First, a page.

Below are the changes since

Changes in version - 2017-02-03

  • Major bugfixes (directory authority):
    • During voting, when marking a relay as a probable sybil, do not clear its BadExit flag: sybils can still be bad in other ways too. (We still clear the other flags.) Fixes bug 21108; bugfix on
    • When deciding whether we have just found a router to be reachable, do not penalize it for not having performed an Ed25519 link handshake if it does not claim to support an Ed25519 handshake. Previously, we would treat such relays as non-running. Fixes bug 21107; bugfix on
  • Major bugfixes (entry guards):
    • Stop trying to build circuits through entry guards for which we have no descriptor. Also, stop crashing in the case that we *do* accidentally try to build a circuit in such a state. Fixes bug 21242; bugfix on

  read more »

Tor Browser in numbers

Tor Browser is the secure and anonymous way to browse the web and access onion services. Tor Metrics' new visualization of Tor Browser downloads and updates shows that Tor Browser is downloaded 100,000 times from the Tor website every day! These could be new Tor users or existing users who are downloading it again.

The Signature downloads subgraph shows that between 5,000 and 15,000 users per day tried to verify that Tor Browser was signed by our developers after downloading it. Verifying the signature is the surest way to know that that executable is the legitimate version from Tor and not a benign or malicious third-party one. It is important to increase the number of users that verify their downloads in the future through education and assistance, and knowing the numbers is the first step.

The Update pings subgraph shows ~2,000,000 checks for a new Tor Browser version being made every day. Each running instance of Tor Browser makes a minimum of two such requests per day, and another request at the start of each session. As of now, we don't have any data on how long a typical Tor Browser session lasts or how often users restart their browser. But the update number is still useful to observe trends. For instance, look at the sharp drop of update pings at the end of January. We don't yet know what happened there, though it coincides with the Tor Browser 6.5 release, and the pattern looks similar to what happened when the first version of the 6.0 series was released. We use these graphs to recognize such anomalies, investigate them, and track our explanations here.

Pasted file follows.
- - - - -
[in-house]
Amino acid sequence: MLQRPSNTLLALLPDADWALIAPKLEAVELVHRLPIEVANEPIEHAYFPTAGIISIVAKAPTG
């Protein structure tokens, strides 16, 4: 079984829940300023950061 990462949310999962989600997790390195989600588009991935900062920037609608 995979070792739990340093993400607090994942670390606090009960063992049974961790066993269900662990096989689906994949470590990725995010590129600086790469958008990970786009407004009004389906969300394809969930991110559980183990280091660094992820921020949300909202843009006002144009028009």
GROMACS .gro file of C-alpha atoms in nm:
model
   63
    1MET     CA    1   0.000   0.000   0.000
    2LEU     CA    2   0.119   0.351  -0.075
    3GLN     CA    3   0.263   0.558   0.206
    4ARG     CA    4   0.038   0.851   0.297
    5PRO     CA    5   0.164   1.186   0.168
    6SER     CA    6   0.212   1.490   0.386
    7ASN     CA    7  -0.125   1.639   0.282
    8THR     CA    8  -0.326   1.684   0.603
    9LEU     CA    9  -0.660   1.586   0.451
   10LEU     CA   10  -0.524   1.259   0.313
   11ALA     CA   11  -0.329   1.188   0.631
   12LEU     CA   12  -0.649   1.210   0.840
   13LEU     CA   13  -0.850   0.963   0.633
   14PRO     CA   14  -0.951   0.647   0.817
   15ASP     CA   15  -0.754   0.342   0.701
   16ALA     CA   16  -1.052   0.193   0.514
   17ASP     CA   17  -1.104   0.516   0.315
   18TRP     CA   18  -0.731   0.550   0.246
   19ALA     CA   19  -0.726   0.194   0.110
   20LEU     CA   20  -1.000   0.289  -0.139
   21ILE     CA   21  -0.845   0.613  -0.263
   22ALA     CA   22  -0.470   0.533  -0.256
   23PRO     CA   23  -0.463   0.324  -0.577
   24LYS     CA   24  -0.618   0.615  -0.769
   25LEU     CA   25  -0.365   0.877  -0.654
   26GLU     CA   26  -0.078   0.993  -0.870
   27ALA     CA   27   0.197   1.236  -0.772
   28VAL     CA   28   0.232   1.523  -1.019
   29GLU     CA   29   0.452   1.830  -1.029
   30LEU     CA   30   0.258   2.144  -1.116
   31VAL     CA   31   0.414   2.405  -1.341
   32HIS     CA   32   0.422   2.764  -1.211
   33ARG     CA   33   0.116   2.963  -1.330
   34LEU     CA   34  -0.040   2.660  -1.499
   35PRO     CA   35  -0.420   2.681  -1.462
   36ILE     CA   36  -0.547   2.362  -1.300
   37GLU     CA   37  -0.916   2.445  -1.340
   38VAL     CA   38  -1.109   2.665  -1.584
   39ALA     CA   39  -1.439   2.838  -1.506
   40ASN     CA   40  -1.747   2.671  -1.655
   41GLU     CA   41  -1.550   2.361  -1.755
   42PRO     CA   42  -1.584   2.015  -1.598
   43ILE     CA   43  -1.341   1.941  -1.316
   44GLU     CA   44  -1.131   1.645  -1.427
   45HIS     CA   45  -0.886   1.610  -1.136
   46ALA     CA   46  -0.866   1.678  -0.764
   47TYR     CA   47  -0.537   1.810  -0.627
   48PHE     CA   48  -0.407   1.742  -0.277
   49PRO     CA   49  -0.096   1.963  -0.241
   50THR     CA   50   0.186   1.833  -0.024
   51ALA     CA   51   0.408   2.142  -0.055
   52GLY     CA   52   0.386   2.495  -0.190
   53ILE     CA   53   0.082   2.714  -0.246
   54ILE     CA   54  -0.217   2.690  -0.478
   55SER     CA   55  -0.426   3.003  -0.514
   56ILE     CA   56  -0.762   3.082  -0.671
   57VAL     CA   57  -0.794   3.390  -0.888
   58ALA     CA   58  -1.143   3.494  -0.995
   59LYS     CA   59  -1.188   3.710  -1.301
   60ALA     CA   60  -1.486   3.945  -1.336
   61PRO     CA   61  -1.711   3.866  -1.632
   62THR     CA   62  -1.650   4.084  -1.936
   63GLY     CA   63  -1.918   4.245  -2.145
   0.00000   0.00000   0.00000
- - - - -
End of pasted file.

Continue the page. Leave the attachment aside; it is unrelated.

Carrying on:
Lastly, the Update requests subgraph shows spikes every few weeks with peaks between 750,000 and 1,000,000 requests. This happens when a new Tor Browser version is released, which tells us that automated updates are working!

We sourced the data used above from Tor Project web server logs. Don't worry—we don't record what we do not need (your IP addresses or time of day of requests) and remove potentially identifying information (such as request parameters and the user agent string) before processing. We also delete the original logs afterwards and only keep a sanitized version.

Come back to Tor Metrics often! All of our graphs and tables are updated daily, and we are working to add additional ones in the future. We also encourage you to dig through the data we use and tell us if you find something interesting.

We would like to thank the generous community donations for funding our work. Donations to Tor Project not only help fund new work, but lessen our dependencies on institutions for funding. Keep us independent by donating today!